Good Practice / Bad Practice

This section of the website will provide suppliers and consumers with examples of good practice and bad practice when selling or buying wood fuel.

Log Fuel

Logs are easily available, especially in rural locations or from your own woodland or wood supply. They can now also be obtained from many suppliers in towns and cities.

The moisture content of the timber should be below 25% (air dried); otherwise your boiler will produce steam.


Pellets have a moisture content of 6 to 10% and need less storage than logs or chips as they have a higher calorific value for the same volume. Pellet systems are generally fully-automated, with the pellets sucked by vacuum straight into the boiler from the store.

Wood Chip

Wood chip is timber that has been shredded in a chipper. It is an easy fuel for automation, with a conveyor belt or screw-feed taking the chips straight from the store into the boiler. Like logs, the chipped material needs to be dried to achieve low moisture content, ideally under 25%.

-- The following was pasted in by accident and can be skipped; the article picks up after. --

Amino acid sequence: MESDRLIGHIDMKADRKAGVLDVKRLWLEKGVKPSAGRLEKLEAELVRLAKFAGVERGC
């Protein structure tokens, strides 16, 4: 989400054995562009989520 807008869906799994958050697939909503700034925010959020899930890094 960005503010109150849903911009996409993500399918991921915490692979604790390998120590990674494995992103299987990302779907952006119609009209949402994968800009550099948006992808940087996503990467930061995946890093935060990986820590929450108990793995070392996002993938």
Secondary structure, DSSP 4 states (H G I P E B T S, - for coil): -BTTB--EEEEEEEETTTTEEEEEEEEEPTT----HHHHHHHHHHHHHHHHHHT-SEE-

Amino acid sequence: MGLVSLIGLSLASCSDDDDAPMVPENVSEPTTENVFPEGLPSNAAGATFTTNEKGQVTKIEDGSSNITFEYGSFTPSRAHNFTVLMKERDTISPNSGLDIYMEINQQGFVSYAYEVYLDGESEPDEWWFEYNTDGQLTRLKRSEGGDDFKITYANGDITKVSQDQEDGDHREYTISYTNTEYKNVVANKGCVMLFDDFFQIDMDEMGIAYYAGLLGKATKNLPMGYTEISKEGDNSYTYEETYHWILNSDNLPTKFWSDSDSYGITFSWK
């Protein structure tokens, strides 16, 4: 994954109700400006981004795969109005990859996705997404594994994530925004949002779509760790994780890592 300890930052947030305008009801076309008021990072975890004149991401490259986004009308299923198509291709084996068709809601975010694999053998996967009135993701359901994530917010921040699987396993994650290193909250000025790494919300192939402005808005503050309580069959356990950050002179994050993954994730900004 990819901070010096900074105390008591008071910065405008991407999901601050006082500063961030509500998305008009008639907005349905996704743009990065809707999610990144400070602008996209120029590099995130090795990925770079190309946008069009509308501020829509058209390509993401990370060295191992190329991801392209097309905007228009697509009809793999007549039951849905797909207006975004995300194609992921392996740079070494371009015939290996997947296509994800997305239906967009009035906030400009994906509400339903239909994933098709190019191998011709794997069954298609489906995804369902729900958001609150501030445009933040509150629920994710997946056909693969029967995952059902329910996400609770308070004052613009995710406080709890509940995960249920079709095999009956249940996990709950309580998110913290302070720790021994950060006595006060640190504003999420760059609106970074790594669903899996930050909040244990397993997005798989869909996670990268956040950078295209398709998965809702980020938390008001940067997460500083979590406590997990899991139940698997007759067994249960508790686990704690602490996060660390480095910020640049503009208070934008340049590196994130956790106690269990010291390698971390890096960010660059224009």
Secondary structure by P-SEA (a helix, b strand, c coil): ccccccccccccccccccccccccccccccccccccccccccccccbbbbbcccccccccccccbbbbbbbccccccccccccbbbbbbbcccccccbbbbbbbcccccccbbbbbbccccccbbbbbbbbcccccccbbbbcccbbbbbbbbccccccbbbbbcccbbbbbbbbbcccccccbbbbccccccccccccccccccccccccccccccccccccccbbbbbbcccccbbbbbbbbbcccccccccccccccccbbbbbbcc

Chip systems are inexpensive to run, however initial capital outlay is greater than other technologies. This is because it has some additional parts that make the boiler fully automated. This means it will start on demand according to your pre-determined time settings in much the same way as a conventional gas boiler would.

Interest-free Carbon Trust loans and the Renewable Heat Incentive do make this an attractive technology for larger premises and those with their own fuel supply.


Pellet stove

Pellet stove

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